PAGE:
If it’s type 2 diabetes, it means that cells in your body are not able to respond to insulin as well as they should. In response to rising blood sugar levels, insulin is released but cells are either unable to sense the rise in insulin levels, or their response to it isn’t very strong.
This is known as insulin resistance.
In either case, the end result is the same:
What happens if type 2 diabetes is left untreated?
If type 2 diabetes is left untreated, it can lead to vision loss, nerve damage, and kidney disease among other complications5.
Even though sugar is an important fuel source for the body, chronically high blood sugar levels can cause a buildup of byproducts that are made when cells break down or use the sugar (in some ways, this is similar to the production of CO2 after burning gasoline).
These byproducts can be quite destructive. In small amounts, cells can neutralize them. But when blood sugar levels are high and remain high for long periods of time, cells become overwhelmed and blood vessels become damaged5.
The effects of damaged blood vessels can vary depending on where in the body the damage occurs.
Blood vessels in the back of the eye are particularly susceptible to this kind of damage which is why many people with unmanaged type 2 diabetes develop retinopathy (swelling of the retina) and the resulting vision loss5.
Diabetes does not go away on its own.
Managing type 1, type 2, and other forms of diabetes can help you avoid serious health conditions associated with diabetes and, in some cases, may even help you reverse the disease’s course.
However, this cannot happen on its own; it will require deliberate action and consultation with healthcare professionals.
The impact of type 2 diabetes can get worse with age.
If left unmanaged, type 2 diabetes will get worse over time as the negative effects of high blood sugar start to compound on one another, leading to blood vessel damage and conditions like kidney disease and retinopathy5,6.
When managed, the impact of type 2 diabetes may be minimized. However, as we age, several factors may lead to the progression of diabetes.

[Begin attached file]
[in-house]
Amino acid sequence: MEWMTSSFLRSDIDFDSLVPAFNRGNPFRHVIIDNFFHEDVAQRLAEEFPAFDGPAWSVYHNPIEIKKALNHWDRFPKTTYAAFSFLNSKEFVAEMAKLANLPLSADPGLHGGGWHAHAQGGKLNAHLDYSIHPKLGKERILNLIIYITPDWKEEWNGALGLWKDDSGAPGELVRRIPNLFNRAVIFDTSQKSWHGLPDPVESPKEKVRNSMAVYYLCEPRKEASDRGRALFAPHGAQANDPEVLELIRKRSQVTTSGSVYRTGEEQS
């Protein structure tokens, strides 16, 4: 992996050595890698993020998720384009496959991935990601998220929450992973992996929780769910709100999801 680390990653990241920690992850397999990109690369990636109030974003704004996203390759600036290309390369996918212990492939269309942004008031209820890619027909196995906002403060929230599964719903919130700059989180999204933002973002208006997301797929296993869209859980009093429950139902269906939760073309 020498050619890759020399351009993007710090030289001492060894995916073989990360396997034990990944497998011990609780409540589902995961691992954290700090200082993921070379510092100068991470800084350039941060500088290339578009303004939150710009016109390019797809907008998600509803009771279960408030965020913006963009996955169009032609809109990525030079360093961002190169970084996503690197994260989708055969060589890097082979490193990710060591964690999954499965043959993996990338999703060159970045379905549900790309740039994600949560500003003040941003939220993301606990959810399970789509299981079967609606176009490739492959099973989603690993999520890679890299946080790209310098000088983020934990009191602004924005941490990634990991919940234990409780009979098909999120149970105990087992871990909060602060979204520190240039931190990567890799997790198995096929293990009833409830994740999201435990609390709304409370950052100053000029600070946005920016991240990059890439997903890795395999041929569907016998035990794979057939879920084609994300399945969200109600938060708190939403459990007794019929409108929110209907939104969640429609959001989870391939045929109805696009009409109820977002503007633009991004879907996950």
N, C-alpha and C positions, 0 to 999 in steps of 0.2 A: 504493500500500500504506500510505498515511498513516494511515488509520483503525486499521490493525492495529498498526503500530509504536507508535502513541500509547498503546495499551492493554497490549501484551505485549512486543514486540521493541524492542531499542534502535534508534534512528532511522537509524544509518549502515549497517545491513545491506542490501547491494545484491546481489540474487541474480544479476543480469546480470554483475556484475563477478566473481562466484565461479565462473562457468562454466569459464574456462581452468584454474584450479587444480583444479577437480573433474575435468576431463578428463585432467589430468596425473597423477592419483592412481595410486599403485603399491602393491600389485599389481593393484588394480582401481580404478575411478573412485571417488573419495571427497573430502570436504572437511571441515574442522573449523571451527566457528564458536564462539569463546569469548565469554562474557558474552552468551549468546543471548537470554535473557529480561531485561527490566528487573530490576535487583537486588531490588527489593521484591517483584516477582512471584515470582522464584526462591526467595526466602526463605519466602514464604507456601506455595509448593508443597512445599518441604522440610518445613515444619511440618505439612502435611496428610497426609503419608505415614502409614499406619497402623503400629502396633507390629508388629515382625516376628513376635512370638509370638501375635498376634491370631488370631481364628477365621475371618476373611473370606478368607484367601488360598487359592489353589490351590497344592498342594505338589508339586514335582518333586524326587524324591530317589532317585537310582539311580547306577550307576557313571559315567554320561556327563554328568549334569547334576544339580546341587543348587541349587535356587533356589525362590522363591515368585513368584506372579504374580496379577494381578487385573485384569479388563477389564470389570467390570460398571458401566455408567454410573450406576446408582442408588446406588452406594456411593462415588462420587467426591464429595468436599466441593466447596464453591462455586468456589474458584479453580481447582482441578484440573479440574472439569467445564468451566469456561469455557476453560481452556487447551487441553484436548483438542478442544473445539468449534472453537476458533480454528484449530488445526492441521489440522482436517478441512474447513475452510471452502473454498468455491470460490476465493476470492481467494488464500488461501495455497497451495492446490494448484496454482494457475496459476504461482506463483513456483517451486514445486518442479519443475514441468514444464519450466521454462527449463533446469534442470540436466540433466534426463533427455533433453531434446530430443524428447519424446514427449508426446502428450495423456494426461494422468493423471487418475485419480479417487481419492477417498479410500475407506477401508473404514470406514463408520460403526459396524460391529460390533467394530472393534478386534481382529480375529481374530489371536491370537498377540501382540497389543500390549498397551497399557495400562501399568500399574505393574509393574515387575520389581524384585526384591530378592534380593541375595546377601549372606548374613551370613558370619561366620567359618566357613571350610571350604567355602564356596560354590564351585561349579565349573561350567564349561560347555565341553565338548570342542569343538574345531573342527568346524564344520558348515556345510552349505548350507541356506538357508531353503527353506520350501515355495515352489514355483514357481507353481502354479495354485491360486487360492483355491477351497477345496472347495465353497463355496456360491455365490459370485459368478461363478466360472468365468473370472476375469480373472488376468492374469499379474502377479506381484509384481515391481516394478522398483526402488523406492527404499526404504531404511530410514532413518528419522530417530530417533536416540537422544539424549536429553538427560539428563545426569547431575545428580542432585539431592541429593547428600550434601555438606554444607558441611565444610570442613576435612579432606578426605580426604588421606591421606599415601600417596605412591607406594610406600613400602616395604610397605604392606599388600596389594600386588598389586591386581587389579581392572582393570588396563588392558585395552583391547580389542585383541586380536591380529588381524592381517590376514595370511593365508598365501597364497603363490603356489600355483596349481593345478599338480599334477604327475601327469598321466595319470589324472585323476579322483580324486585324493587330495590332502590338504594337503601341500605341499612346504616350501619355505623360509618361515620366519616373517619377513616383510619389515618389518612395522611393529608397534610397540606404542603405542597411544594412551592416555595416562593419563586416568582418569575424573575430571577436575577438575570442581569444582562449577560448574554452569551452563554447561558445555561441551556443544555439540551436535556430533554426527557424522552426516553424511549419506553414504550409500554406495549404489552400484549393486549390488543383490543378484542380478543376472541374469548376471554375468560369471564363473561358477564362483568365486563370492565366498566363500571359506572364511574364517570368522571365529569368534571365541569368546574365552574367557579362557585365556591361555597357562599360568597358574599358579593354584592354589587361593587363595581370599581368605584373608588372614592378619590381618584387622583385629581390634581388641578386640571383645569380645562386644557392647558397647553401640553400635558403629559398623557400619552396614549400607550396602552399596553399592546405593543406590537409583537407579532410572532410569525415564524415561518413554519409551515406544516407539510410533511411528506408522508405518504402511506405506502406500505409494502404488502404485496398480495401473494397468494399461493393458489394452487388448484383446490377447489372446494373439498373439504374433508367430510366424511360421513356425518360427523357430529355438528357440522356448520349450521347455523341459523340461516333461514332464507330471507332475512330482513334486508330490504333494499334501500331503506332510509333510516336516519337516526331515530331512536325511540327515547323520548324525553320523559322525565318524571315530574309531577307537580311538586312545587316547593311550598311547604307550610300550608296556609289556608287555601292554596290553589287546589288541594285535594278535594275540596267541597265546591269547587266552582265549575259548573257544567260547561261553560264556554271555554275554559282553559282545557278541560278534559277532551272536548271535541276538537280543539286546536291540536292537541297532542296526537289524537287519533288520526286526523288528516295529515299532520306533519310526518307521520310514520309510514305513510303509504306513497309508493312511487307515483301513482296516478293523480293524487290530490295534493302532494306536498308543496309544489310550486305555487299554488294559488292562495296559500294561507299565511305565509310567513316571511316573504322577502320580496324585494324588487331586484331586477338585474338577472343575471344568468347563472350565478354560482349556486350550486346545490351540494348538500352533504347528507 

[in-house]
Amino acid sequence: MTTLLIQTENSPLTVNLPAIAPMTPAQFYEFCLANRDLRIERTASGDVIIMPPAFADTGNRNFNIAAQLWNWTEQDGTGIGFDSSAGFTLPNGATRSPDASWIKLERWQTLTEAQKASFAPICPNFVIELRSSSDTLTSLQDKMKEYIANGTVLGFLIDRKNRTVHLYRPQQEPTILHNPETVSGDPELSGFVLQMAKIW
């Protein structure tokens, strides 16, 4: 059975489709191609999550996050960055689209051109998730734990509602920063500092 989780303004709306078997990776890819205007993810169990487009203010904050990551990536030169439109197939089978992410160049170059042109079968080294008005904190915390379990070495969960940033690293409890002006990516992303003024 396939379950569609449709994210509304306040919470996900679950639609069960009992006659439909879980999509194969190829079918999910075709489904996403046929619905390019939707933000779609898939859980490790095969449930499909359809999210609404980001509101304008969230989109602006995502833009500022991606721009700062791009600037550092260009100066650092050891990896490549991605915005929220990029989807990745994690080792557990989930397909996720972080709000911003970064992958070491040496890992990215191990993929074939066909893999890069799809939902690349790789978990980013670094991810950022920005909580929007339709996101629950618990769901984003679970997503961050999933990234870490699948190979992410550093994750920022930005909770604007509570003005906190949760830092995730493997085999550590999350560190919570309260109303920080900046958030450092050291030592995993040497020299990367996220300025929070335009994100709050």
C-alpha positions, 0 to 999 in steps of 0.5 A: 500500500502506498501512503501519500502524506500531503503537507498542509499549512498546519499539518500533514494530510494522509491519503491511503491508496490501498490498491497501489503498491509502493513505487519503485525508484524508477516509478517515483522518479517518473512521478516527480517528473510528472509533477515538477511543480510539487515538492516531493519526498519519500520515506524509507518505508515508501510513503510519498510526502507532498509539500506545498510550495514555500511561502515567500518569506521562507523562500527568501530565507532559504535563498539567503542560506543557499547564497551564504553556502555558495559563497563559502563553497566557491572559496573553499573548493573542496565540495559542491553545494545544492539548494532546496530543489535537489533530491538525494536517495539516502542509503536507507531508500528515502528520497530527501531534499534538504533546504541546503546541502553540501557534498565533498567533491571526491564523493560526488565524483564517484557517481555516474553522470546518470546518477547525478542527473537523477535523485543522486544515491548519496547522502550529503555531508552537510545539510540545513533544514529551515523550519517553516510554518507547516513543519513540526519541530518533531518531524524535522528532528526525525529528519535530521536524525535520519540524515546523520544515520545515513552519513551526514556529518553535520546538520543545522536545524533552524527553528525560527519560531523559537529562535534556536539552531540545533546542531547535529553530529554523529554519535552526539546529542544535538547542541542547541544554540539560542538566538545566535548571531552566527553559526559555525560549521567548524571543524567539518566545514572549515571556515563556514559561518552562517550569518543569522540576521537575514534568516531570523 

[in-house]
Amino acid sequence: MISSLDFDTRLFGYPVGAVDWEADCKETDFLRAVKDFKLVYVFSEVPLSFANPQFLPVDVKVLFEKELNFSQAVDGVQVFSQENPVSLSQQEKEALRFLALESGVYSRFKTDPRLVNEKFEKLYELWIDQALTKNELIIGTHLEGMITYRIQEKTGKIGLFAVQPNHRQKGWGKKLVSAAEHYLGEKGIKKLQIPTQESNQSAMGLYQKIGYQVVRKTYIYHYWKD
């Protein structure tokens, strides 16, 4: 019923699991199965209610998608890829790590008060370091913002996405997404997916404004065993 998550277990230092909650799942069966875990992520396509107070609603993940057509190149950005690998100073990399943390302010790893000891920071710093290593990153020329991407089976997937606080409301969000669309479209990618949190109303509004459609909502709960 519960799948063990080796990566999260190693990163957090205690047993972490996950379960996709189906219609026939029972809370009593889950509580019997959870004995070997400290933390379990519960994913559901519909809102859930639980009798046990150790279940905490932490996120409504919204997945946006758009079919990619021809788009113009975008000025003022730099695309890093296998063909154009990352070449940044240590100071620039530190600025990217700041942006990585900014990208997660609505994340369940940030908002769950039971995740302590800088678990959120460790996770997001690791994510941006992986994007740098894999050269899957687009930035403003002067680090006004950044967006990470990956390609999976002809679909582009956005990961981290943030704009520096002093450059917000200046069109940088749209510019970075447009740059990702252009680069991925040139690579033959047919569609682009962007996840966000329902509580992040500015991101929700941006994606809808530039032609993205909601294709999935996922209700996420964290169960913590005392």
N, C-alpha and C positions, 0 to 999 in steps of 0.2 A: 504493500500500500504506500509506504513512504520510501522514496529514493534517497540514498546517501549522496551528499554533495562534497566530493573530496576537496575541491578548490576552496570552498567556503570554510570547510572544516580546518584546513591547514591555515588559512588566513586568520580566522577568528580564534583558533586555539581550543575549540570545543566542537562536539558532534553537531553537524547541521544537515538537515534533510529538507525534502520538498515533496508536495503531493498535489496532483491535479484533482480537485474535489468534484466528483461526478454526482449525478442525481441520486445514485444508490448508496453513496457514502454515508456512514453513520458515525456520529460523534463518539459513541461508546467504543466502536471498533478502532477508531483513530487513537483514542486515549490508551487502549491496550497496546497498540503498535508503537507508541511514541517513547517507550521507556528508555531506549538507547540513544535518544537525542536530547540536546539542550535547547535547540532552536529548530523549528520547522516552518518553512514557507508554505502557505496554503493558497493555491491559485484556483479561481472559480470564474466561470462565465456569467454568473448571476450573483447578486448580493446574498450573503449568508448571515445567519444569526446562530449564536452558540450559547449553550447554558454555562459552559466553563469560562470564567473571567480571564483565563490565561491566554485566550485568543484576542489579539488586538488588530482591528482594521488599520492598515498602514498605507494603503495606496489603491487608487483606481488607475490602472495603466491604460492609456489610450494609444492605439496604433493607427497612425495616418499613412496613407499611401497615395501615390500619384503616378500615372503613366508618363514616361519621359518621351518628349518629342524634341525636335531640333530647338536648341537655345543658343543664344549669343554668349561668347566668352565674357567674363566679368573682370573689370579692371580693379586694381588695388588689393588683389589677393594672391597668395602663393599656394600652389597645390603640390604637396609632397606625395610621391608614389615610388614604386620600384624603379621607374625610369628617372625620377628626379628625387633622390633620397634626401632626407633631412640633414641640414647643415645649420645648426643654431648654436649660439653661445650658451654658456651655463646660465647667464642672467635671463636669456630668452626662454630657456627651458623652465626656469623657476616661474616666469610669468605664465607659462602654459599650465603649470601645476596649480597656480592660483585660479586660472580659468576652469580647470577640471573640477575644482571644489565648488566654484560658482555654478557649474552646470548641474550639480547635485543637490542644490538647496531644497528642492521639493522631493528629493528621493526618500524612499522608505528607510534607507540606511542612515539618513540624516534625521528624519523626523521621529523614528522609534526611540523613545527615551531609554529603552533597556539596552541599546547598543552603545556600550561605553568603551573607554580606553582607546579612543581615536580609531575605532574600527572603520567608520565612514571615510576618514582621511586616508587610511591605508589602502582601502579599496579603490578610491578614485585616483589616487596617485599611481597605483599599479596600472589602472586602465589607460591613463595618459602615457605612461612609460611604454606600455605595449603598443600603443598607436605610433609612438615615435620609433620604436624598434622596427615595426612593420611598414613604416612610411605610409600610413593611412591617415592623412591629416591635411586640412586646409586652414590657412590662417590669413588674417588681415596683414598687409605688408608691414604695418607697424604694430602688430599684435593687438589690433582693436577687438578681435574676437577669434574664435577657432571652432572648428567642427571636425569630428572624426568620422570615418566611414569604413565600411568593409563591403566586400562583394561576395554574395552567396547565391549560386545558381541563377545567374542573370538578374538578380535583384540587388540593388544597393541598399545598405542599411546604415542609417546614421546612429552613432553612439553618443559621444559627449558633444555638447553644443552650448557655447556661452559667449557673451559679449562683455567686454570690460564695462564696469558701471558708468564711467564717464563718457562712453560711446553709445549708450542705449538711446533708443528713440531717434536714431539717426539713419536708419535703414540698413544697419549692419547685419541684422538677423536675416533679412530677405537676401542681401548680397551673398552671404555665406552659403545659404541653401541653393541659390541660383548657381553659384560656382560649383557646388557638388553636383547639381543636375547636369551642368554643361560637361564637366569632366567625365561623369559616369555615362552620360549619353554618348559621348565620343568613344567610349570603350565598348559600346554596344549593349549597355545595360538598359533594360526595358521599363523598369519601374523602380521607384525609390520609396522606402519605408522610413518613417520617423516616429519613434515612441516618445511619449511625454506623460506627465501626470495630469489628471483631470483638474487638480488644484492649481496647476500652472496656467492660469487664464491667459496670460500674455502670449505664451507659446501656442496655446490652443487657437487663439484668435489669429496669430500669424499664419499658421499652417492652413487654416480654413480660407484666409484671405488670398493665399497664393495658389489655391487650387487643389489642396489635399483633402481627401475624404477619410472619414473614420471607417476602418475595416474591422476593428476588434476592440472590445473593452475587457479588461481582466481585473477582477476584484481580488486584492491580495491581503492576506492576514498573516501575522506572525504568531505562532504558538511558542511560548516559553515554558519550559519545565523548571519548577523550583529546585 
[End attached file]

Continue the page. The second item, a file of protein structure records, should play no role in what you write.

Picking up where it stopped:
For instance, the pancreas may lose some of its ability to release insulin over time, making it harder for the body to control blood sugar levels.
Additionally, physical activity may be harder to come by in elderly individuals, which may result in higher blood sugar levels as well7.
Even though it’s a difficult topic, it’s common to wonder what impact type 2 diabetes might have on your lifespan.
There is no concrete answer to this question because how type 2 diabetes affects your long term health is very dependent on several factors, including your age at diagnosis, whether you have access to treatment, and what support resources are available to you.
It is clear that, if left untreated, type 2 diabetes can lead to early death often as a result of cardiovascular disease.
In general, studies including people who were actively treating their diabetes concluded that type 2 diabetes may reduce lifespan.
One study involving millions of people in Scotland found that type 2 diabetes ultimately reduced the average lifespan of individuals by ~5 years.
Type 2 diabetes cannot be cured in the medical sense of the word.
Unlike short term illnesses, such as bacterial infections, diabetes is a chronic condition with varying degrees of severity. With treatment, the symptoms of diabetes may go away entirely.
Don’t let that discourage you, though...
While it can’t be cured in technical terms, diabetes can be managed to the point where it is effectively cured.
This is called long-term remission, or long-term reversal.